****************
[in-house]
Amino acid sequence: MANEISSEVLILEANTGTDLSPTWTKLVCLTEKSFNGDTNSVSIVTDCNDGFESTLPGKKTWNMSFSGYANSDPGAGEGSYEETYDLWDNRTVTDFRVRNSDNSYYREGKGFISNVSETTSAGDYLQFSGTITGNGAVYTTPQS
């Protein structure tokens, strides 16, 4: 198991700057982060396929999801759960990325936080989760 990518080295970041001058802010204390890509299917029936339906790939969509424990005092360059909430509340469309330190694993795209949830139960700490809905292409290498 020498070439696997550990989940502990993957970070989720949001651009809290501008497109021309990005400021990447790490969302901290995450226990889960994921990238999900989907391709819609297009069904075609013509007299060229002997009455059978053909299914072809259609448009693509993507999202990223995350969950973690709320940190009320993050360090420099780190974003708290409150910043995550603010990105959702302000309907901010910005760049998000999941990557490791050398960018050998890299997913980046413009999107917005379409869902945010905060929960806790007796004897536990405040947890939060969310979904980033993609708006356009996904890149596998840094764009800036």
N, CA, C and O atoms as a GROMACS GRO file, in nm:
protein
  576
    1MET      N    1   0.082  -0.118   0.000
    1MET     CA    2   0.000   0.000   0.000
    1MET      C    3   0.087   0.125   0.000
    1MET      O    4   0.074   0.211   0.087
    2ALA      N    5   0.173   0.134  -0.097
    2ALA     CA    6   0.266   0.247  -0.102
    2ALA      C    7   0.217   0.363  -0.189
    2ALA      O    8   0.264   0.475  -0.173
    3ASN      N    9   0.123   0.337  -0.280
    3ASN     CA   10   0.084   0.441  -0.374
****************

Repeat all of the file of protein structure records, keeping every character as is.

[in-house]
Amino acid sequence: MANEISSEVLILEANTGTDLSPTWTKLVCLTEKSFNGDTNSVSIVTDCNDGFESTLPGKKTWNMSFSGYANSDPGAGEGSYEETYDLWDNRTVTDFRVRNSDNSYYREGKGFISNVSETTSAGDYLQFSGTITGNGAVYTTPQS
């Protein structure tokens, strides 16, 4: 198991700057982060396929999801759960990325936080989760 990518080295970041001058802010204390890509299917029936339906790939969509424990005092360059909430509340469309330190694993795209949830139960700490809905292409290498 020498070439696997550990989940502990993957970070989720949001651009809290501008497109021309990005400021990447790490969302901290995450226990889960994921990238999900989907391709819609297009069904075609013509007299060229002997009455059978053909299914072809259609448009693509993507999202990223995350969950973690709320940190009320993050360090420099780190974003708290409150910043995550603010990105959702302000309907901010910005760049998000999941990557490791050398960018050998890299997913980046413009999107917005379409869902945010905060929960806790007796004897536990405040947890939060969310979904980033993609708006356009996904890149596998840094764009800036």
N, CA, C and O atoms as a GROMACS GRO file, in nm:
protein
  576
    1MET      N    1   0.082  -0.118   0.000
    1MET     CA    2   0.000   0.000   0.000
    1MET      C    3   0.087   0.125   0.000
    1MET      O    4   0.074   0.211   0.087
    2ALA      N    5   0.173   0.134  -0.097
    2ALA     CA    6   0.266   0.247  -0.102
    2ALA      C    7   0.217   0.363  -0.189
    2ALA      O    8   0.264   0.475  -0.173
    3ASN      N    9   0.123   0.337  -0.280
    3ASN     CA   10   0.084   0.441  -0.374